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Strategists Map Final Election-Day Drives

President's backers hope Clinton, Perot will dilute large anti-incumbent vote

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THE Bush campaign team is hoping that a late surge of support in key states will finally help the president overwhelm front-running Democrat Bill Clinton.

"Voters are not firmly committed," says Charles Black, a top strategist for President Bush. "Barely more than 50 percent have firmly made up their minds."

Yet Republican brows are furrowed as the election clock ticks rapidly toward Nov. 3. Daily tracking polls, both public and private, show Governor Clinton maintaining a wide margin over the president.

Mr. Black and other members of the Bush team see at least three ways to rescue the endangered Bush White House:

* Televised debates. Agreement over the weekend on four debates from Oct. 11 to Oct. 19, three presidential and one vice-presidential, opens a new opportunity for Bush. Expect the president, as underdog, to go on the attack.

* Ross Perot. The Texas billionaire, who is buying more than $1 million in prime-time network TV this week, adds another wild card to this race. Mr. Perot could divide the "anti-Bush" vote, and help the president slip back into office with only a plurality.

* Campaign advertising. Bush is flooding the airwaves with millions of dollars worth of TV ads, many attacking Governor Clinton personally on issues like his draft record. The impact could show up in the polls within 10 days, Bush strategists say.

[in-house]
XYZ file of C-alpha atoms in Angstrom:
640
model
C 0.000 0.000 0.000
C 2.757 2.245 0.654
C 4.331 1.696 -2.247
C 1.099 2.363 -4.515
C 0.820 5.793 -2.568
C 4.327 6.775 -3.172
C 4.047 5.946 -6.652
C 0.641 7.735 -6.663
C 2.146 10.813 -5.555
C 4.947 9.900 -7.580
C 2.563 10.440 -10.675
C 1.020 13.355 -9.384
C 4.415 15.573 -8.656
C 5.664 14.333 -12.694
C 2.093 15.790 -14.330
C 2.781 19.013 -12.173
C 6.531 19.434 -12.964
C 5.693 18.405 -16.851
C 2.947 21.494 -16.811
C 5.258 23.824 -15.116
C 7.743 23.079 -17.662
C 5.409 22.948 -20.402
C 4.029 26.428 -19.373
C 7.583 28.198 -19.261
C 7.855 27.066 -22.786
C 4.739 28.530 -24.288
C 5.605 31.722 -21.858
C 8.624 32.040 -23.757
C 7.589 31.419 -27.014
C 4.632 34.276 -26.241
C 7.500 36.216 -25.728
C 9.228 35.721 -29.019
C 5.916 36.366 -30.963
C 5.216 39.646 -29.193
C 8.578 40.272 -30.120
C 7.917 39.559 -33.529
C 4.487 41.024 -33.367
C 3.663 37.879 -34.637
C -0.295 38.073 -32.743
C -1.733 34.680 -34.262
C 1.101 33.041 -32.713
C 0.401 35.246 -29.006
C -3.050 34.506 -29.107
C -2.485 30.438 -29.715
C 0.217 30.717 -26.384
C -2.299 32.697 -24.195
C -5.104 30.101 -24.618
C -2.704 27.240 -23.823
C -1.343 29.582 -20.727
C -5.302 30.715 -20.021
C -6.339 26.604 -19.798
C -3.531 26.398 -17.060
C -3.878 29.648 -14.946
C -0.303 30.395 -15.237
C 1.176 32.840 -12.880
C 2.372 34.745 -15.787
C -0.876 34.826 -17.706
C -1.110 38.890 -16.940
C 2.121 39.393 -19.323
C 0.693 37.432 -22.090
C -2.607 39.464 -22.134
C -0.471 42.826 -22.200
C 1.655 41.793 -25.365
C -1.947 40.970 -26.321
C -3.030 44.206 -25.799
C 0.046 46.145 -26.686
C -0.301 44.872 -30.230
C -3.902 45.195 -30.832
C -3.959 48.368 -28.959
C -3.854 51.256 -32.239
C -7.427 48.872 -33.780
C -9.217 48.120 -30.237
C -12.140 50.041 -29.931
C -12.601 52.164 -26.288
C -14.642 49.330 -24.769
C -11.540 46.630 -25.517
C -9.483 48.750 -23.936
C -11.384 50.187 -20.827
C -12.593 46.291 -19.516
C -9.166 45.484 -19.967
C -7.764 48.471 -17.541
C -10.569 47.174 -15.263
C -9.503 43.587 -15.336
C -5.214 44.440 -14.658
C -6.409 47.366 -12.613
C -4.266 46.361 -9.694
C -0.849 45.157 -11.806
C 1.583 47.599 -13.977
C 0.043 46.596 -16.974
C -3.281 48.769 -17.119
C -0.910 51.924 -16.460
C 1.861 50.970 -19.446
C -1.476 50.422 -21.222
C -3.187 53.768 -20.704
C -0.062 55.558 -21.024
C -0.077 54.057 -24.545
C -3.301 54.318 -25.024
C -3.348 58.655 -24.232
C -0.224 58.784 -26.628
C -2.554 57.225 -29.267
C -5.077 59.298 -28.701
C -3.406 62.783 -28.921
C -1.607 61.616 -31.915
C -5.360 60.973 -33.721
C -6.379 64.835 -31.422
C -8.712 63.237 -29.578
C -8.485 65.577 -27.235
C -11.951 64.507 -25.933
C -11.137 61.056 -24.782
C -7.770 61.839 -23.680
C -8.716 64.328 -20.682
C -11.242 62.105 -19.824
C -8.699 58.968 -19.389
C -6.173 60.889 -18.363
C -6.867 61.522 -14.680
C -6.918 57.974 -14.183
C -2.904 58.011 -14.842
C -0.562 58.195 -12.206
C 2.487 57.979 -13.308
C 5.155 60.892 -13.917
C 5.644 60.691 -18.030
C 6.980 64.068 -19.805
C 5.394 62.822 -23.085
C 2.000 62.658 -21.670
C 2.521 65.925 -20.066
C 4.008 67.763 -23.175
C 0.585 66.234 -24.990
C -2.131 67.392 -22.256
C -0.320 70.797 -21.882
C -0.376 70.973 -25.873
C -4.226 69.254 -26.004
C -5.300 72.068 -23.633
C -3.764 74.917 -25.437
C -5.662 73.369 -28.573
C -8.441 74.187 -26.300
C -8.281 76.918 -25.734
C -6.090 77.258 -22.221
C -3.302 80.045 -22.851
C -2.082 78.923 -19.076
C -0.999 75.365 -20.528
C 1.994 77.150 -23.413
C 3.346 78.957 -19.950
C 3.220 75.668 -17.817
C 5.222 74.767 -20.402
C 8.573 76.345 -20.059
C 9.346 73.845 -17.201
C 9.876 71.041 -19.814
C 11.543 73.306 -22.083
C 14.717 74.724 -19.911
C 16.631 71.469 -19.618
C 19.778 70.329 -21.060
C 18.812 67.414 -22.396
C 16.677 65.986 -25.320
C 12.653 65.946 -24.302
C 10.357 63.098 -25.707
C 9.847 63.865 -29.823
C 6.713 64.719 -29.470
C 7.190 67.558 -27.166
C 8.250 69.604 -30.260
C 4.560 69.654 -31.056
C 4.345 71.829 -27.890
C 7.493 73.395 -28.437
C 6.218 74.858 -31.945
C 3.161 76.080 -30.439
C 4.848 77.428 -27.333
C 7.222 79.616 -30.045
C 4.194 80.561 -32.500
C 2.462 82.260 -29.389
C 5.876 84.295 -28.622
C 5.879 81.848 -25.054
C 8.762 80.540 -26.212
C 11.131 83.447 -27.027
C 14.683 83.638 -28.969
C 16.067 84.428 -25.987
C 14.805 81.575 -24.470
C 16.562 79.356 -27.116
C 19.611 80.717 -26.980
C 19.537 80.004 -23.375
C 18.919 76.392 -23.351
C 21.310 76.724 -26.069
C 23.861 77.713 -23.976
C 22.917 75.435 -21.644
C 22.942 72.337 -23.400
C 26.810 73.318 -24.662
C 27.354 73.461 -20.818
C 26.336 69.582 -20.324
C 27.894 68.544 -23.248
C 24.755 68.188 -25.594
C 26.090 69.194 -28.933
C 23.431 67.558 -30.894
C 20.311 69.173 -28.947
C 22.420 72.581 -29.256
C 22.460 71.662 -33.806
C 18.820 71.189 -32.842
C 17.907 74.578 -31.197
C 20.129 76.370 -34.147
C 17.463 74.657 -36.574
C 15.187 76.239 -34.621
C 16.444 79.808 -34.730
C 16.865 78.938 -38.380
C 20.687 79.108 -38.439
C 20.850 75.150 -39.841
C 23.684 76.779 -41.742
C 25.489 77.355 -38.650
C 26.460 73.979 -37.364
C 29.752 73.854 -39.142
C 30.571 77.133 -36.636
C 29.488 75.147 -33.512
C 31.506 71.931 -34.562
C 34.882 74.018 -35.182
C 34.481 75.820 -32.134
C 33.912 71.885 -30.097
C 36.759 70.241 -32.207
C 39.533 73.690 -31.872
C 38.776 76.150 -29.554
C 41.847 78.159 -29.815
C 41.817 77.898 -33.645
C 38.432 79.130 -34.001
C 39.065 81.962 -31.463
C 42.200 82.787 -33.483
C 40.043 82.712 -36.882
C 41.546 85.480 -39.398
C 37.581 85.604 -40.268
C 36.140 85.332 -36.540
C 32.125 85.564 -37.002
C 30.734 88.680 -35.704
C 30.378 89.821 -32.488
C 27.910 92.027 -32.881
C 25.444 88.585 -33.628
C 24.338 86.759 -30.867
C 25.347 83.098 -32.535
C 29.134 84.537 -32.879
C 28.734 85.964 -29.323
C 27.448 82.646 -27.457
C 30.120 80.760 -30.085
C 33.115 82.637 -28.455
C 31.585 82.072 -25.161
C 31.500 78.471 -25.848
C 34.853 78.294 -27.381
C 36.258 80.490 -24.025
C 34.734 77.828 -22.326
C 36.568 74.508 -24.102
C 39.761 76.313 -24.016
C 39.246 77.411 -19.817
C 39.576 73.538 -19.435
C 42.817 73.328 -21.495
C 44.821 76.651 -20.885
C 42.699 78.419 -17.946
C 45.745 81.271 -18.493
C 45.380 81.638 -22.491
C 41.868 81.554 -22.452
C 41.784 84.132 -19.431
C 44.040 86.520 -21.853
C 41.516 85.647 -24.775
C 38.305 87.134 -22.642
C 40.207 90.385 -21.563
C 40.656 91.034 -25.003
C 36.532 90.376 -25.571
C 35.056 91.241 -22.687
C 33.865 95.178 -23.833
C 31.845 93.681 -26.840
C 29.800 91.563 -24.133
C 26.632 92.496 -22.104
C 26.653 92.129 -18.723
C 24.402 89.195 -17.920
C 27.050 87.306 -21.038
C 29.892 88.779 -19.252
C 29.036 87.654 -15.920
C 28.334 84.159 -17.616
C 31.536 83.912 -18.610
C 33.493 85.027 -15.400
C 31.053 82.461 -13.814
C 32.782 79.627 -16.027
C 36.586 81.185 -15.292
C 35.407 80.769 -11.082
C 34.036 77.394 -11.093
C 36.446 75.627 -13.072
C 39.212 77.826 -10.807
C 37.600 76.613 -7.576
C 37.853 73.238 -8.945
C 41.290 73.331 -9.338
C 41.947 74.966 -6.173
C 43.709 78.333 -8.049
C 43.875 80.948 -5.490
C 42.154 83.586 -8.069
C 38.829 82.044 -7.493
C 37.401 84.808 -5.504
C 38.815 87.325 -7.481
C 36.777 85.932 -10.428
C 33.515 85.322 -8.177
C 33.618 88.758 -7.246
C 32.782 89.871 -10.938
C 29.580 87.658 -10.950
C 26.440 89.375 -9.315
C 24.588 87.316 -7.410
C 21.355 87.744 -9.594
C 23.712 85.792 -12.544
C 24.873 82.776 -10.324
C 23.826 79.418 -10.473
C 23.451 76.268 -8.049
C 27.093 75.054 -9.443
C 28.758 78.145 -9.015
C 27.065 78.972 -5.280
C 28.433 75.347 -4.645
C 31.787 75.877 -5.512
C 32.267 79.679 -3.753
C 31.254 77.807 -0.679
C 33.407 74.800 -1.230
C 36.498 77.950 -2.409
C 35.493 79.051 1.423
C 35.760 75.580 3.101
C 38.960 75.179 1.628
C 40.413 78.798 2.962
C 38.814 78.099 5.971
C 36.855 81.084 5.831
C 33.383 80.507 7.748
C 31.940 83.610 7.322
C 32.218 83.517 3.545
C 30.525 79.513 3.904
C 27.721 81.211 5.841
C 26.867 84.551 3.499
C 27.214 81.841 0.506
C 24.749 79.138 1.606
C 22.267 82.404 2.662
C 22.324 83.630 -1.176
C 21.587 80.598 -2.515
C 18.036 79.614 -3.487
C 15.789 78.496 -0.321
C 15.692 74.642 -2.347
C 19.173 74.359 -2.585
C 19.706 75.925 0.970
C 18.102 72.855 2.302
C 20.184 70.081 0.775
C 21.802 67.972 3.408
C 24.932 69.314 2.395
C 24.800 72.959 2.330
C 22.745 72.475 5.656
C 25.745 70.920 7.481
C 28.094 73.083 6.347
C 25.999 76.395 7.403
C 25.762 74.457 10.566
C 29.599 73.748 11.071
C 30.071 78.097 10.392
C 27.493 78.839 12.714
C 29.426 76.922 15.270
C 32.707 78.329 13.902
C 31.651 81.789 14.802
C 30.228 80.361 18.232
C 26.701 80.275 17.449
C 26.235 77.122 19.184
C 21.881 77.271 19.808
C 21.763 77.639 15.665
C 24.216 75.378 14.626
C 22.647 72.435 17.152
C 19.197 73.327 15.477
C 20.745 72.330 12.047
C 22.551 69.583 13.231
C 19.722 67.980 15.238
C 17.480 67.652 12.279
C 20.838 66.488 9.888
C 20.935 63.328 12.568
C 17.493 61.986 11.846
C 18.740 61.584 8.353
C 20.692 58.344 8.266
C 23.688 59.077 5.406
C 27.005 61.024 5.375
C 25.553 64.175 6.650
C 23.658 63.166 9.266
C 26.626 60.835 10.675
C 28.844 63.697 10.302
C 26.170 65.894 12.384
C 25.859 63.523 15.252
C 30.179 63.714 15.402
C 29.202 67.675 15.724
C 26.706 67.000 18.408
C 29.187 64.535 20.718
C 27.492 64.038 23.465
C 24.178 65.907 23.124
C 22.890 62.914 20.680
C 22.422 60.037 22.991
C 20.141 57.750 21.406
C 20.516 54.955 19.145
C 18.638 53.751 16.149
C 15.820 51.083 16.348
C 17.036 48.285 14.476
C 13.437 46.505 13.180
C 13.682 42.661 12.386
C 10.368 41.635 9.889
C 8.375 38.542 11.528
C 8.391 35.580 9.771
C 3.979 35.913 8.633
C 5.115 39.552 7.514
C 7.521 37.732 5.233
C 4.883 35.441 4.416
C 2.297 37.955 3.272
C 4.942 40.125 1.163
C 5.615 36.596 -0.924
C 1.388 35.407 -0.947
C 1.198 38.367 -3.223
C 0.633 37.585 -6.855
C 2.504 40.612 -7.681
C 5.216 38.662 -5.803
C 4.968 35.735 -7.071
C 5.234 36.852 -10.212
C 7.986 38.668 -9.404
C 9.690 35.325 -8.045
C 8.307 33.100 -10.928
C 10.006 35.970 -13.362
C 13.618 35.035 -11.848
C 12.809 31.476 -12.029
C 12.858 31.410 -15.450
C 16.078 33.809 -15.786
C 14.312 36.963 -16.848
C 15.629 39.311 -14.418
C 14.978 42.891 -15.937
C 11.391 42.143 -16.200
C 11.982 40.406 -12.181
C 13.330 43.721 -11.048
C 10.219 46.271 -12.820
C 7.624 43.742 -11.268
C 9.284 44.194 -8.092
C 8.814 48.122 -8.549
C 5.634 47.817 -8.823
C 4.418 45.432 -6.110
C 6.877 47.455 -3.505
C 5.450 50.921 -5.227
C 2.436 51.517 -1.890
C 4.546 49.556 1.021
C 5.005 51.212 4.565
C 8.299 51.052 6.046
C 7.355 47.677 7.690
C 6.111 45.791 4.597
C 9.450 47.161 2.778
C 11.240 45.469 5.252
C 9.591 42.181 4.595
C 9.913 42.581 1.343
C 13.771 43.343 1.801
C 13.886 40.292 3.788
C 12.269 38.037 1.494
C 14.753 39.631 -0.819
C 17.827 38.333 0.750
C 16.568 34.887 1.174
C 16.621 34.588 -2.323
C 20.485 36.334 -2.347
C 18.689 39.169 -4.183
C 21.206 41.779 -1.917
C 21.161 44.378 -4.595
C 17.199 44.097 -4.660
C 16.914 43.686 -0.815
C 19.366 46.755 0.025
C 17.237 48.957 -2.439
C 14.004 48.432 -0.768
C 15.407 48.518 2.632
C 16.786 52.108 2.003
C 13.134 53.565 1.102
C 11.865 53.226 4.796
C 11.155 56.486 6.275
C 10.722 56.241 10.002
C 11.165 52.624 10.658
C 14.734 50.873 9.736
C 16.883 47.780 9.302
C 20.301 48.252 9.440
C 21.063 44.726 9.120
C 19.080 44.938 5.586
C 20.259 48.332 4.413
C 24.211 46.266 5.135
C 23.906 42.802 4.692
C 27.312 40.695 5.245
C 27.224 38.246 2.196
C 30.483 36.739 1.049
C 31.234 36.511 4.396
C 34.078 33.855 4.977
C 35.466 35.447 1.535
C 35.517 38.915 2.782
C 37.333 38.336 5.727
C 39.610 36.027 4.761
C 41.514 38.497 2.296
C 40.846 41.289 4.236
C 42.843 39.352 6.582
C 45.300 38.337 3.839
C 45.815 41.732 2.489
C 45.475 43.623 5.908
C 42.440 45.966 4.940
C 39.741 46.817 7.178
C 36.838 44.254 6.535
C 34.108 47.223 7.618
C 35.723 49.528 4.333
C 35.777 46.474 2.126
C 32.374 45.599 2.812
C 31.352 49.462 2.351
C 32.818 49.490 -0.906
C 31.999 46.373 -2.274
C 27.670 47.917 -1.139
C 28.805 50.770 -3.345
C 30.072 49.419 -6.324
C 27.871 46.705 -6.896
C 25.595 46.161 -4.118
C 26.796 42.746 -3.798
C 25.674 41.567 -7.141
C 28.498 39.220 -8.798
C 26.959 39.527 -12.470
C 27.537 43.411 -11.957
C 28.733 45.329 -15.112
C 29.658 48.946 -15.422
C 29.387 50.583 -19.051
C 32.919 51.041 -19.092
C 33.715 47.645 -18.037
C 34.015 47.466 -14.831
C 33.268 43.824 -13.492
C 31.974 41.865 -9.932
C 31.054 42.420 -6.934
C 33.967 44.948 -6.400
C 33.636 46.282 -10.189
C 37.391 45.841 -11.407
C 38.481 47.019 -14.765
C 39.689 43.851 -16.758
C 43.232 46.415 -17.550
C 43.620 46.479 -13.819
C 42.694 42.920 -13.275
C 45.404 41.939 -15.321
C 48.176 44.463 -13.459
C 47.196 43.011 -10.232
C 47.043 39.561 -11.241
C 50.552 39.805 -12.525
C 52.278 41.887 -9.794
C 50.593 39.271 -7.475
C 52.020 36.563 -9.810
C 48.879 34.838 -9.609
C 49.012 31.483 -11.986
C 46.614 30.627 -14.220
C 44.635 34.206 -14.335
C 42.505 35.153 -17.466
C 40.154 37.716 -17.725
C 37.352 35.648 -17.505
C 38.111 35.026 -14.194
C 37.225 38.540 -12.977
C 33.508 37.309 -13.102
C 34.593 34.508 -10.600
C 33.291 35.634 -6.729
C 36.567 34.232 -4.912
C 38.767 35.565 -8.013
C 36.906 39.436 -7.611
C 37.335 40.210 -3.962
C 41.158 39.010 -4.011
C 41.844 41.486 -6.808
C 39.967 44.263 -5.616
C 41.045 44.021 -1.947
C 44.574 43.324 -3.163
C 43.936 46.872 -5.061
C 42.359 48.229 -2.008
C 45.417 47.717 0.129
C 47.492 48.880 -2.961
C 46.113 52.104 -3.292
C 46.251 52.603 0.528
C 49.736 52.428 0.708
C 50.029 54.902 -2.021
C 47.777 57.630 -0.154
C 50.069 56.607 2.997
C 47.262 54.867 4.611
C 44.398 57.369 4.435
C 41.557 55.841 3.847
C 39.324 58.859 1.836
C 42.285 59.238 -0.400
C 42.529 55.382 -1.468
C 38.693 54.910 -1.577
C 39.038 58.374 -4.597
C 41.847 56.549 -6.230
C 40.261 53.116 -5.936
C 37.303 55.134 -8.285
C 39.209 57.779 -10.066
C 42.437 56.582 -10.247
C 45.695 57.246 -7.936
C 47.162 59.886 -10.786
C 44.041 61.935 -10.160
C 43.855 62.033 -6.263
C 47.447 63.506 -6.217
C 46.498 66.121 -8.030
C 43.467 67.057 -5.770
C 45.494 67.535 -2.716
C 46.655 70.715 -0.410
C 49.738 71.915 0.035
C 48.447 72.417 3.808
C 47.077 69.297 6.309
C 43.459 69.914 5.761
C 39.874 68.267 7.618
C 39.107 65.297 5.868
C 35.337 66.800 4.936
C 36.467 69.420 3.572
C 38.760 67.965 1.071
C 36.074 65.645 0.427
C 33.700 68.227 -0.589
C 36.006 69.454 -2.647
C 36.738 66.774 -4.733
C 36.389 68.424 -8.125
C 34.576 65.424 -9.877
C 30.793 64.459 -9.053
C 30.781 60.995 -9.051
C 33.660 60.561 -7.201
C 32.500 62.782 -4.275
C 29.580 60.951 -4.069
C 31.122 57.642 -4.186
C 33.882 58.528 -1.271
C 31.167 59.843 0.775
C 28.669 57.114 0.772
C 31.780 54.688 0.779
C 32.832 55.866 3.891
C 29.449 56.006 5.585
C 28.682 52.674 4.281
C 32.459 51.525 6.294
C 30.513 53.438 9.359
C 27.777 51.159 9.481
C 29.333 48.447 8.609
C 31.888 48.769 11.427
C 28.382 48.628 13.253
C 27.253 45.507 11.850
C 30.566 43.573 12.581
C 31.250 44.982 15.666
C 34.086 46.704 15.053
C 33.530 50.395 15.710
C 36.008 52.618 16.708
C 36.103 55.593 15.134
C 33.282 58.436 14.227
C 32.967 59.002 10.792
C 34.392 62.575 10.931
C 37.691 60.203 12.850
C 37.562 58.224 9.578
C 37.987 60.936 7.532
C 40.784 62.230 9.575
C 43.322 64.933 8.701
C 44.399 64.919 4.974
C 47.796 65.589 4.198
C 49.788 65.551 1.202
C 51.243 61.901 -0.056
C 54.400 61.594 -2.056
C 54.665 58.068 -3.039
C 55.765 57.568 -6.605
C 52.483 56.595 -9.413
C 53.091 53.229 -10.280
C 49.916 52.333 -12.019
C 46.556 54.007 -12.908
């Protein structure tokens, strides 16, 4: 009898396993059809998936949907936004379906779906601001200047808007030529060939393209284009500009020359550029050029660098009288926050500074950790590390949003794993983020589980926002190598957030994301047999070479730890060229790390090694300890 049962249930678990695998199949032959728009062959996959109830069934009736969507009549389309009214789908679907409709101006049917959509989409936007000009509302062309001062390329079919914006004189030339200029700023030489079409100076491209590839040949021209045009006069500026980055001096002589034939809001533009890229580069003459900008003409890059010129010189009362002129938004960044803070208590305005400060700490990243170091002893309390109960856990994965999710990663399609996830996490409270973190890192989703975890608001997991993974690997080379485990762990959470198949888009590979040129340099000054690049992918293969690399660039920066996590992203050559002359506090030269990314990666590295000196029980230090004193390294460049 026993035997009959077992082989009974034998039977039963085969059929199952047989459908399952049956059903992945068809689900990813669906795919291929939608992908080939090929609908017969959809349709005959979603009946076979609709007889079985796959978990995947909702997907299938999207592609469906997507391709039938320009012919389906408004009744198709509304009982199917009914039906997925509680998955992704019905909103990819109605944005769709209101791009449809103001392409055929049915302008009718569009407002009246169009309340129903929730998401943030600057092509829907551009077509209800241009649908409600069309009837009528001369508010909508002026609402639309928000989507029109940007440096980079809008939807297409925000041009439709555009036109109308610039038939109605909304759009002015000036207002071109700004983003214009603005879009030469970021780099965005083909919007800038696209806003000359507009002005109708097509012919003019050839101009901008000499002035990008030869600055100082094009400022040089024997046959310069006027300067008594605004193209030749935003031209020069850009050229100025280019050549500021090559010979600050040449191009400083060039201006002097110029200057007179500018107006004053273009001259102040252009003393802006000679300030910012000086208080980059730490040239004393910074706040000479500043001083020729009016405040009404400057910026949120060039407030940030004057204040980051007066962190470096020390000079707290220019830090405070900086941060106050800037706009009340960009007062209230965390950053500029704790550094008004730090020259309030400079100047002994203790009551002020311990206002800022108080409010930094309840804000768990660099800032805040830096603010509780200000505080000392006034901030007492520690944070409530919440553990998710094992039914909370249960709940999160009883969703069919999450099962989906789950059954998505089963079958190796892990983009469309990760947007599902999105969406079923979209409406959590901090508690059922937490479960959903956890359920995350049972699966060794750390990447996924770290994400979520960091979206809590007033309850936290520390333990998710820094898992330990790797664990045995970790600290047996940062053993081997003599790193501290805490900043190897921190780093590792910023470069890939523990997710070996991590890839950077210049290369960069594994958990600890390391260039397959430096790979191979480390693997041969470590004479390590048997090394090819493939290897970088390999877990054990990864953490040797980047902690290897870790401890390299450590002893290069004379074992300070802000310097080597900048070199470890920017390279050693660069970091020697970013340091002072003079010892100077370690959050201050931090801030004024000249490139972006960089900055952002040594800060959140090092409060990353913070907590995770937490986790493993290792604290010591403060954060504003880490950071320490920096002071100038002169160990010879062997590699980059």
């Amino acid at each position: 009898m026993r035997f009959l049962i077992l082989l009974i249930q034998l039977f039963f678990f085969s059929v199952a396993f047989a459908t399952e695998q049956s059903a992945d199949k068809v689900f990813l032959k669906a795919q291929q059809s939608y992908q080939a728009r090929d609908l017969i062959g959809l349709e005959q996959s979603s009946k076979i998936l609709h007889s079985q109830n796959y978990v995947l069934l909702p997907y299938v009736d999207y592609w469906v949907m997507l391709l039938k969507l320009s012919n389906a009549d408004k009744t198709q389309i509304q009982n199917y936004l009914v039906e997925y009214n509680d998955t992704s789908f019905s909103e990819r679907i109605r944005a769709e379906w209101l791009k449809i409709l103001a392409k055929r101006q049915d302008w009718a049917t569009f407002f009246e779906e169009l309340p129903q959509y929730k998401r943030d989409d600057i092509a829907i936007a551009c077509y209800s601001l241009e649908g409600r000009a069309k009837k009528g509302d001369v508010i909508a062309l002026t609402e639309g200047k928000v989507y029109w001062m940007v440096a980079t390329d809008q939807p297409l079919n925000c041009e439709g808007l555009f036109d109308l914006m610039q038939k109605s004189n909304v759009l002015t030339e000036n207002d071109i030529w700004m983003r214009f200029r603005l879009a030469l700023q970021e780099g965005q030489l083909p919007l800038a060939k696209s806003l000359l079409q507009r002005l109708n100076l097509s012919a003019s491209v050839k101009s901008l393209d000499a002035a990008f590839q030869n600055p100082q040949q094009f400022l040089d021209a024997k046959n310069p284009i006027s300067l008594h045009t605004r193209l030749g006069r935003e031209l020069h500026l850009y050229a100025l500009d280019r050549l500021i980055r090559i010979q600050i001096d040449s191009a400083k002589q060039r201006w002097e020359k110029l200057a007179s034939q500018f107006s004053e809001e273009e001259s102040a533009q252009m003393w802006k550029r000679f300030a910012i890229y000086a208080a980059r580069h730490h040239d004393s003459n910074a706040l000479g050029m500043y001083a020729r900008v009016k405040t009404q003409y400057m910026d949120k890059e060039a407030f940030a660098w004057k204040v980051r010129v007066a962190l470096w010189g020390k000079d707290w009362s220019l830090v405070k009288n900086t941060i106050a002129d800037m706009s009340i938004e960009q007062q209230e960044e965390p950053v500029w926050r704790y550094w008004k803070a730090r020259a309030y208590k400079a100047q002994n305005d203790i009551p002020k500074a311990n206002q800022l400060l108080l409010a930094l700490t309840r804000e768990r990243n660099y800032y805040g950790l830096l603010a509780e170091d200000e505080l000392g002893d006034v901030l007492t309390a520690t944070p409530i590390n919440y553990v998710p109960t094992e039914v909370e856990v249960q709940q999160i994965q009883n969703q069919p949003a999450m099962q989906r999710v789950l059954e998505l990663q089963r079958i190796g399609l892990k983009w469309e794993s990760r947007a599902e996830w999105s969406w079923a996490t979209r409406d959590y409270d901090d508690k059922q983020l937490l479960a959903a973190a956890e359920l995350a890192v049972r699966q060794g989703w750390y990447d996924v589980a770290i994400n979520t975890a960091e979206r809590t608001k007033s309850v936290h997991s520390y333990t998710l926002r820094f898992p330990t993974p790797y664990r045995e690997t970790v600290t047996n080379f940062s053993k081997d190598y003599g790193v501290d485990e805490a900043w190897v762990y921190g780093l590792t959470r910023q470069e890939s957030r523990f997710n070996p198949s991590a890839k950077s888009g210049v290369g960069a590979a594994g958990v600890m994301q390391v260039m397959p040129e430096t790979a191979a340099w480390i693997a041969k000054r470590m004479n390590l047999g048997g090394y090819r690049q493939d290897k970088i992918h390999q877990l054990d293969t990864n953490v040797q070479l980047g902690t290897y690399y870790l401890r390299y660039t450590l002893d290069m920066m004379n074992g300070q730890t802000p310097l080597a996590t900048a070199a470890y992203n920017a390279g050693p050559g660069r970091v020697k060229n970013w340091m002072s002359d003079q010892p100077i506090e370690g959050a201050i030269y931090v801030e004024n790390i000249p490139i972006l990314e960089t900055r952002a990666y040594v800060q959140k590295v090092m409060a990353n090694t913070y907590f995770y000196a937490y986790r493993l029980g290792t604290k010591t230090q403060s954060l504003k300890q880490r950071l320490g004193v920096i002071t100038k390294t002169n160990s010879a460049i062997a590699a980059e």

Despite Clinton's double-digit lead, it is not too late for a Bush victory, particularly if he can create deep fears about the Arkansas governor, Black says.

To that end, at least two-thirds of Bush's advertising budget, estimated at $35 million to $40 million, will be used for strongly negative and anti-Clinton ads, Republican sources say.

Yet the gloom among some Republicans is palpable, including party operatives here in the capital. One says grimly:

"The prospects are not very good. The pendulum is swinging [away from the GOP] and it's being pushed by the economy. Too many people are too upset by George Bush."

Even Mr. Perot's entry into the race is viewed darkly by some Republican insiders.

They would prefer Perot out, thereby giving Bush a clear shot at Clinton in the final 29 days of this race.

A Republican insider confides: "If Perot's in the debates, it muddies the water. It's no longer man against man. It's man against man against man. It changes everything."

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